AMA gives cautious support to disability support crackdown

An Abbott government proposal to have disability support pensioners independently reviewed has won the cautious backing of the Australian Medical Association, which says it can be hard for doctors to reject patients' claims they cannot work.

Dr Brian Morton, the AMA's spokesman on general practice, said on Sunday doctors were often in an "invidious position" in having effectively to decide whether someone was fit to work.

"For GPs to be the arbiter of whether someone complies or not can be very difficult, because you often have a relationship with the patient," he said.

"The concept of having perhaps government doctors to make these final decisions is probably something that helps the GP to maintain a good relationship with the patient rather than alienating them or, perhaps even worse doing, something that's not valid."

His comments came after Fairfax Media revealed Social Services Minister Kevin Andrews is considering having thousands of existing disability pensioners examined by independent doctors to decide whether they could get back into work in the short term.

Dr Morton stressed that people should have the right to a second opinion if they were rejected for the disability pension and the independent experts should consult fully with the local doctor.

The Royal Australian College of General Practitioners took a dimmer view of the proposal, however, with president Dr Liz Marles saying GPs were quite capable of diagnosing people accurately and professionally.

"I would be surprised if having independent reviews would make much difference," she said. "In most circumstances ... people do actually want to have a job and the self-esteem that goes with that."

She added: "There are a lot of people who genuinely have mental health issues ... and they're really going to struggle to get paid employment."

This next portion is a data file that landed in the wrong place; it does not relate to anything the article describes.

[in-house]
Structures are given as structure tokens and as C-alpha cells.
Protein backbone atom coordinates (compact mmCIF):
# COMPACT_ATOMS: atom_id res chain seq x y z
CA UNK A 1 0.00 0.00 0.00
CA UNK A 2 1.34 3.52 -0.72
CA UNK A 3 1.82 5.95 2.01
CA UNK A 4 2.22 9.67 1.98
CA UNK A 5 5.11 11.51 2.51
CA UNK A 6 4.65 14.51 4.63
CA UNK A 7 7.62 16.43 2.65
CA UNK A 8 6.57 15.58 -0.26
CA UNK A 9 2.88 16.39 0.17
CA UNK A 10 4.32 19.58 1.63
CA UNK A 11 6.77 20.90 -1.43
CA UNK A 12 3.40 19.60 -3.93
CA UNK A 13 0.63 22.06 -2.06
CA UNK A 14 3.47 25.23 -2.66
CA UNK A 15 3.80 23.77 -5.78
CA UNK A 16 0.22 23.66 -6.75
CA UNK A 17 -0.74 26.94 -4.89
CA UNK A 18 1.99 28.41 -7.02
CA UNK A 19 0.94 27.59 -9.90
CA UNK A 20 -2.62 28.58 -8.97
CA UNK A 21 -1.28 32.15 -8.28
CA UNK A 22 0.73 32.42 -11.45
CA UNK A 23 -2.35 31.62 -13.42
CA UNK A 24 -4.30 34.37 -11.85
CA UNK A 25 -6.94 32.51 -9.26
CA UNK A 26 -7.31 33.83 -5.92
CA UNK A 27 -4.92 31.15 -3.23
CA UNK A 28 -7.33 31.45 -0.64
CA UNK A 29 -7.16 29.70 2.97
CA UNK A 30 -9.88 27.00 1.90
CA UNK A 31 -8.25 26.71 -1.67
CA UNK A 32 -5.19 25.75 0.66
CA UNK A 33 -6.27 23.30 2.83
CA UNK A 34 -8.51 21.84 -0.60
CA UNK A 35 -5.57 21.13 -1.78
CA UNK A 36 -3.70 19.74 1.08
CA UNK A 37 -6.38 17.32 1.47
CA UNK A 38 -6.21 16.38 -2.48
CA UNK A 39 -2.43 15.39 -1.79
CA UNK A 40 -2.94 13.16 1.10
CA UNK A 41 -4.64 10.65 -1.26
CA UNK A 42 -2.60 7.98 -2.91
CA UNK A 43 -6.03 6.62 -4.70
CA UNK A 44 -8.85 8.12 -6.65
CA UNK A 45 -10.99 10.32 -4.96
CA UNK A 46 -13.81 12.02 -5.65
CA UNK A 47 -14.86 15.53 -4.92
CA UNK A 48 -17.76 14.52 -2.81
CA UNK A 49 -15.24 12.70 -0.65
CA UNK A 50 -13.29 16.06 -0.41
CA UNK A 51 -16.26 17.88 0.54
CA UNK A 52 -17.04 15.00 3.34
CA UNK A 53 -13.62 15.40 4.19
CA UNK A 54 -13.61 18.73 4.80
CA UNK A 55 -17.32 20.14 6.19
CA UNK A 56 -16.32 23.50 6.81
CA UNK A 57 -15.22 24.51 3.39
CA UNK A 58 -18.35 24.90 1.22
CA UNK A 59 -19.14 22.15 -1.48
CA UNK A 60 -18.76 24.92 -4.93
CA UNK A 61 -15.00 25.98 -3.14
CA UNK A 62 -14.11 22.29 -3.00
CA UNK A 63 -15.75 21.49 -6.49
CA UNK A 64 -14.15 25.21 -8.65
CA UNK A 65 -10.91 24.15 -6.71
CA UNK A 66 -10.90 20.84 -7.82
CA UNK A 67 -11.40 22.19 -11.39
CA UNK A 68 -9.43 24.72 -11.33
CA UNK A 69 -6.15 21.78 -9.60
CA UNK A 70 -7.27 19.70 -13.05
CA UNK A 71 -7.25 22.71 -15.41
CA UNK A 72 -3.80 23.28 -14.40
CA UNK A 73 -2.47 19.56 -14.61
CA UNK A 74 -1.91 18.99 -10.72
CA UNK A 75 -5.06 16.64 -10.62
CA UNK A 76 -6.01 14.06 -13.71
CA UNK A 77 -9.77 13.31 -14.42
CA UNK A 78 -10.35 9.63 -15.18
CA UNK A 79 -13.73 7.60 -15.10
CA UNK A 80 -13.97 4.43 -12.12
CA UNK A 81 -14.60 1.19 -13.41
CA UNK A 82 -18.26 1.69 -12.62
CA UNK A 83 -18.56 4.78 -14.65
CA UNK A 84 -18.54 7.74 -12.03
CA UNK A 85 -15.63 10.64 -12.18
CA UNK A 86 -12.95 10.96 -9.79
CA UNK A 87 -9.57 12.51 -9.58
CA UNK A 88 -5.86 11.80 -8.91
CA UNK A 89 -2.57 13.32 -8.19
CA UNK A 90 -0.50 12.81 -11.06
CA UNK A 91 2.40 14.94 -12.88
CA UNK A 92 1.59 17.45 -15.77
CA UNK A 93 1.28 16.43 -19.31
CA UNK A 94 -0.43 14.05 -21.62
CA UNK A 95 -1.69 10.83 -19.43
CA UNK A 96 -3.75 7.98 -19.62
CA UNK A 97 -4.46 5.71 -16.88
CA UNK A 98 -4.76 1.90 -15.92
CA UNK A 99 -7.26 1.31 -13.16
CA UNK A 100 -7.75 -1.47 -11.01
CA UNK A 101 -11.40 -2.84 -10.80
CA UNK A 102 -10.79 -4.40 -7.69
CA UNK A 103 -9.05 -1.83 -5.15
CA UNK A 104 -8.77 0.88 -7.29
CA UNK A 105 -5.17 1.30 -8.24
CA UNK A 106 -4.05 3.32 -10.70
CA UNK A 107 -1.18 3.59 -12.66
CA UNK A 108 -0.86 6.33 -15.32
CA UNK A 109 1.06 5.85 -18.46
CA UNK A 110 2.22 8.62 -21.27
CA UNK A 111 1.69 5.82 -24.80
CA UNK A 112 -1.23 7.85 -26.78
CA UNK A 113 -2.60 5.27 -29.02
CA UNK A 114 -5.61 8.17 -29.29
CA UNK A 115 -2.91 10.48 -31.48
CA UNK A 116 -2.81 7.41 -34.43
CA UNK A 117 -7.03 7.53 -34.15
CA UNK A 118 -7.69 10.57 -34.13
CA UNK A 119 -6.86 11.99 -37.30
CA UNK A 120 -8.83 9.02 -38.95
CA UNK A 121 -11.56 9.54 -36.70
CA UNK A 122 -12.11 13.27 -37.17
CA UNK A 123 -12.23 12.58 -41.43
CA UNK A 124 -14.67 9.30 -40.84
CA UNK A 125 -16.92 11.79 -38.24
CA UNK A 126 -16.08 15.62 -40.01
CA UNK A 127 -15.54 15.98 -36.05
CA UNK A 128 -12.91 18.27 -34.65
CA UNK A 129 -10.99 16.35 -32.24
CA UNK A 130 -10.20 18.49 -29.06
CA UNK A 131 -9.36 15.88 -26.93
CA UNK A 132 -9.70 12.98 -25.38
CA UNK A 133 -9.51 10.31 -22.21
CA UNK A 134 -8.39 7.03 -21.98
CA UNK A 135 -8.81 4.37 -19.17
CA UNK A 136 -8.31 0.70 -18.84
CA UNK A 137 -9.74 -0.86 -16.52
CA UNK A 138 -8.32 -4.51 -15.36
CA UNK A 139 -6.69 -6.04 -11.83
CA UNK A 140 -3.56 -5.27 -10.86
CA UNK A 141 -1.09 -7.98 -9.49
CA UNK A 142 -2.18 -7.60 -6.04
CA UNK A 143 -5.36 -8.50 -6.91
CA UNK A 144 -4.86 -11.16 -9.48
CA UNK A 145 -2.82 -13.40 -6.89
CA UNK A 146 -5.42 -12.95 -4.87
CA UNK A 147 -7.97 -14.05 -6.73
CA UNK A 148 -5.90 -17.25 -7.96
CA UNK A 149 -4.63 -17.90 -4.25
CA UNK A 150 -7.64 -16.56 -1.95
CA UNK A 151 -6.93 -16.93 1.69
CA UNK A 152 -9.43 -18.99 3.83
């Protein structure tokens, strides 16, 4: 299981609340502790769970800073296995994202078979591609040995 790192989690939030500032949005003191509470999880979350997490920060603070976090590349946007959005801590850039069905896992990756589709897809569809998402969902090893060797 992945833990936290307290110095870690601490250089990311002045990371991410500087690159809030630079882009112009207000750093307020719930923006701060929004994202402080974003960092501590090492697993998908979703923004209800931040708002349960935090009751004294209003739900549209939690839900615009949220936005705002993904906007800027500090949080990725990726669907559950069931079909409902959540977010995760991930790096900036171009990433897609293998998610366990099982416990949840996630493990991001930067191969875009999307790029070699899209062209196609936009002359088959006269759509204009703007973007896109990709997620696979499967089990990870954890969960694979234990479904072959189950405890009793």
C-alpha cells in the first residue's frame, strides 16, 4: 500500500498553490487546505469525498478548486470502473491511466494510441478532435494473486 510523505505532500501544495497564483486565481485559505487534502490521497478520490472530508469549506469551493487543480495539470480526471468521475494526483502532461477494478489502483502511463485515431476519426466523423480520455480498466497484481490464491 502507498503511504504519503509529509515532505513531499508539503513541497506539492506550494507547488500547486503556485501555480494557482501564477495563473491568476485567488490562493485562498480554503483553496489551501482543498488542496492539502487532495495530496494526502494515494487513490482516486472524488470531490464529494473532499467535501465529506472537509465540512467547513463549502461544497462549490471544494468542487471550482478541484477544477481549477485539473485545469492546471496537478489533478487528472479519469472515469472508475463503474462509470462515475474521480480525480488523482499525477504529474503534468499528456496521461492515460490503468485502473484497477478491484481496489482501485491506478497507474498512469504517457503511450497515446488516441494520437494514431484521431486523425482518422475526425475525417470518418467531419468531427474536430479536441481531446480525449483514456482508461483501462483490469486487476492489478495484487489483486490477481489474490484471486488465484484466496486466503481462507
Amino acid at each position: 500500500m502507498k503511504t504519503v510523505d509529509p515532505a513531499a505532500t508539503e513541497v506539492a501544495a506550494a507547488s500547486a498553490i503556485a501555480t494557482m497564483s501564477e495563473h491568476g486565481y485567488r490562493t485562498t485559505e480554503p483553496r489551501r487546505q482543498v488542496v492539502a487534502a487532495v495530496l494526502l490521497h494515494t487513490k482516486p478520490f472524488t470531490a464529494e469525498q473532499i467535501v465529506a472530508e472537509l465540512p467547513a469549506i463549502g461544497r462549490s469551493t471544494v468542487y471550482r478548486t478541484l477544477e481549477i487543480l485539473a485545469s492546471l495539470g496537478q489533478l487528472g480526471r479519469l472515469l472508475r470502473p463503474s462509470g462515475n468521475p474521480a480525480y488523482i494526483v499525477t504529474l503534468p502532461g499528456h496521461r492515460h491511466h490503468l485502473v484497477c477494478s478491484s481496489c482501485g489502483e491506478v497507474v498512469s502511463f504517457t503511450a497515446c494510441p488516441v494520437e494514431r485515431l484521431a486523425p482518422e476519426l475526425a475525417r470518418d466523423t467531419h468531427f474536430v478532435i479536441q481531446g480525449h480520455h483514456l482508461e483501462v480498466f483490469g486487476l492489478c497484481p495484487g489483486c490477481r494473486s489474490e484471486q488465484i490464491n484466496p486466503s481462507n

Craig Wallace, president of People with Disability Australia, said the government needed "more carrot and not more stick", in the form of a proper jobs plan to help people with disabilities find work. 

The Abbott government is expected to deliver a tough budget next month, with savings being sought through tightening up eligibility for the disability pension, among other areas.

Mr Andrews however vowed on Sunday that people genuinely unable to work could still rely on a robust safety net. He insisted the flagged changes were not a savings measure but rather a way to keep people working – which benefited them as well as the taxpayer.

"What we want to ensure is people who may be young, for example, who may have just recently gone on to the pension – to check whether or not they need to stay on that pension, or whether … with some support, they could actually be in work," he said.

The plan effectively backdates changes introduced by the former Labor government in 2011, under which disability pensioners assessed by their family doctor need to be independently checked by a government medical expert.

Mr Andrews said it would be “a waste of money” to try and review everybody because most people would be found to be genuinely in need. The change would focus on “younger people, say under the age of 30, 35”, Mr Andrews said.

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